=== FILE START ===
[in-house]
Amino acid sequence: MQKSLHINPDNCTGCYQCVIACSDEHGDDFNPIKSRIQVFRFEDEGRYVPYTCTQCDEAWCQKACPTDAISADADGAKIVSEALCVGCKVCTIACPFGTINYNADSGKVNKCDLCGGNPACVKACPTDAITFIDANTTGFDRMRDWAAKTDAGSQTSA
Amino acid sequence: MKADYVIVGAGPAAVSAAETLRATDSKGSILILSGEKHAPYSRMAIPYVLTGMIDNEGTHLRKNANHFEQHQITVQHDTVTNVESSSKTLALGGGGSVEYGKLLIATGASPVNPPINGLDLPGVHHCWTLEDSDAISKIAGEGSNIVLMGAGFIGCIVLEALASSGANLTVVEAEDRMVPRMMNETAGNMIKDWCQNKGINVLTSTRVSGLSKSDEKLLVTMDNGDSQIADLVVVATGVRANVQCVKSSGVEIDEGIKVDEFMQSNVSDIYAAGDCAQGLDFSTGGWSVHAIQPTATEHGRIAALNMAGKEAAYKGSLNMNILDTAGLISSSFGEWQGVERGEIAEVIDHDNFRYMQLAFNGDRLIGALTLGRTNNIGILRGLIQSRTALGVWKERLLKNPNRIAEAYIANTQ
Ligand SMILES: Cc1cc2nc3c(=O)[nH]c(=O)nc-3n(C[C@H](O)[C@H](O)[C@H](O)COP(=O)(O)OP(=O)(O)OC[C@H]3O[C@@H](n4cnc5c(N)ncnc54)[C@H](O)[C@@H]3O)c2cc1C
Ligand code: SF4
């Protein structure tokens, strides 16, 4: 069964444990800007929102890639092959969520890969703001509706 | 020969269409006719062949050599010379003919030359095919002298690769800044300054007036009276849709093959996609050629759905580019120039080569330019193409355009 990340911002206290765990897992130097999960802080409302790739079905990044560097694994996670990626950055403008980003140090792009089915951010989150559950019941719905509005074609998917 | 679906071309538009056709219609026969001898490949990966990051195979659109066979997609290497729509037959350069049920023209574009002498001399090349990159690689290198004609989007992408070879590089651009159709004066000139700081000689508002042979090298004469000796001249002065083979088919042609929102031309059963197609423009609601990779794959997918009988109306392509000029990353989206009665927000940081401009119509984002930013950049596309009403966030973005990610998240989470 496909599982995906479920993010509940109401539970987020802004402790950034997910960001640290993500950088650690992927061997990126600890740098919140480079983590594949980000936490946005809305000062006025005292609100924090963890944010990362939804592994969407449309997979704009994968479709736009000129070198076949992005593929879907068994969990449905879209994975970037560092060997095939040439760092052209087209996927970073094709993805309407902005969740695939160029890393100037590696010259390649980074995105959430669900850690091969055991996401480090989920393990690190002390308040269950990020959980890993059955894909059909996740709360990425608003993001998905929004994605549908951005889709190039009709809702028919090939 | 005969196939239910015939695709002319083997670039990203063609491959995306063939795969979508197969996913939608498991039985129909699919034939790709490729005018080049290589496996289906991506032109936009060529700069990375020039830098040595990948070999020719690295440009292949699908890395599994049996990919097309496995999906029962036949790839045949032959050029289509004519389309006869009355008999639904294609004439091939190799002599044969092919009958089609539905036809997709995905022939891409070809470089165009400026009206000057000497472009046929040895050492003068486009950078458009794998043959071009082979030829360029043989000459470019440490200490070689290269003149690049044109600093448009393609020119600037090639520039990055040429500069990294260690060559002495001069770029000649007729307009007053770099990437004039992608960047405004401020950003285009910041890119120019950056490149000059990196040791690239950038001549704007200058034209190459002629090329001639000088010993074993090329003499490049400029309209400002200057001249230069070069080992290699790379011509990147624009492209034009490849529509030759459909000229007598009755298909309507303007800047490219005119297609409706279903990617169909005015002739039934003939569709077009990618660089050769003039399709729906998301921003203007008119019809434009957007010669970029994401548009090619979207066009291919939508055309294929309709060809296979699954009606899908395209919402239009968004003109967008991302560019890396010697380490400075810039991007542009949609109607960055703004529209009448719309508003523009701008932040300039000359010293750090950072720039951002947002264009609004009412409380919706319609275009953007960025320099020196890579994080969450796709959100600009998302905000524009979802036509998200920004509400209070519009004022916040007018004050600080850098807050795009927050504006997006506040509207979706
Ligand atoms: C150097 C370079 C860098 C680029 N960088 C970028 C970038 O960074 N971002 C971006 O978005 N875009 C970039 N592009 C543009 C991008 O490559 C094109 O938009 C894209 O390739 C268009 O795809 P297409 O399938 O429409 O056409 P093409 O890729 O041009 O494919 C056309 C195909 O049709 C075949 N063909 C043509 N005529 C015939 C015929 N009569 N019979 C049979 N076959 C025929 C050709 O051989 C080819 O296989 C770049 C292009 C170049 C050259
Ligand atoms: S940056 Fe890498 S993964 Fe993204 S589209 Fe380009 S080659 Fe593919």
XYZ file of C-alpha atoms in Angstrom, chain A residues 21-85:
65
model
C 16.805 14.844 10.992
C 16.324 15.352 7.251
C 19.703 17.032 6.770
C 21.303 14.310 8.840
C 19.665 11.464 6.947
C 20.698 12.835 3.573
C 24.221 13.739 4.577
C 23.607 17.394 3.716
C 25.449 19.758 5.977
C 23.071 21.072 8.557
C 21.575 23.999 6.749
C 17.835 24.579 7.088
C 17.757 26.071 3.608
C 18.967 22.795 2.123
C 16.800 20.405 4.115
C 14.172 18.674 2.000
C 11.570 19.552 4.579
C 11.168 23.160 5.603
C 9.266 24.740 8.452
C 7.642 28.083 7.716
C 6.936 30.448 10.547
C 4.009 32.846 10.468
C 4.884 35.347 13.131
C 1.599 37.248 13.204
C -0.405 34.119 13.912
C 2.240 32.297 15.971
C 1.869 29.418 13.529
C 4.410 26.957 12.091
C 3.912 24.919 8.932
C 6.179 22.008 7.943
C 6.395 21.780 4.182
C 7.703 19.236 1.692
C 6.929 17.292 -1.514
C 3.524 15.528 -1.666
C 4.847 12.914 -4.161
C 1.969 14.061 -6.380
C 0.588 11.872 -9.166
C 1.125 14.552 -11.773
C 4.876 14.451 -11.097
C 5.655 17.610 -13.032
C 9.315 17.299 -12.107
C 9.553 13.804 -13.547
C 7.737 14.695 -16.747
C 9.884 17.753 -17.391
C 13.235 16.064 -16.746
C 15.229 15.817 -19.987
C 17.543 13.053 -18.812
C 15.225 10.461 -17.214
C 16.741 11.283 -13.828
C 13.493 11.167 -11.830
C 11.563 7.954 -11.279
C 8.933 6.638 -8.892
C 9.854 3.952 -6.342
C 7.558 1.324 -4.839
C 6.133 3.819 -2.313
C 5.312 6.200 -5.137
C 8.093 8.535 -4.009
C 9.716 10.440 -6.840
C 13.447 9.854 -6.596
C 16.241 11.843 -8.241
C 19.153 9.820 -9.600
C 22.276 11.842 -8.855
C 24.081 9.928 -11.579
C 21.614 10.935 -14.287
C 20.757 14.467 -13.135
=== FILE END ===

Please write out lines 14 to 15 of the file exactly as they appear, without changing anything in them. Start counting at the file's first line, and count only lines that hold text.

C 19.703 17.032 6.770
C 21.303 14.310 8.840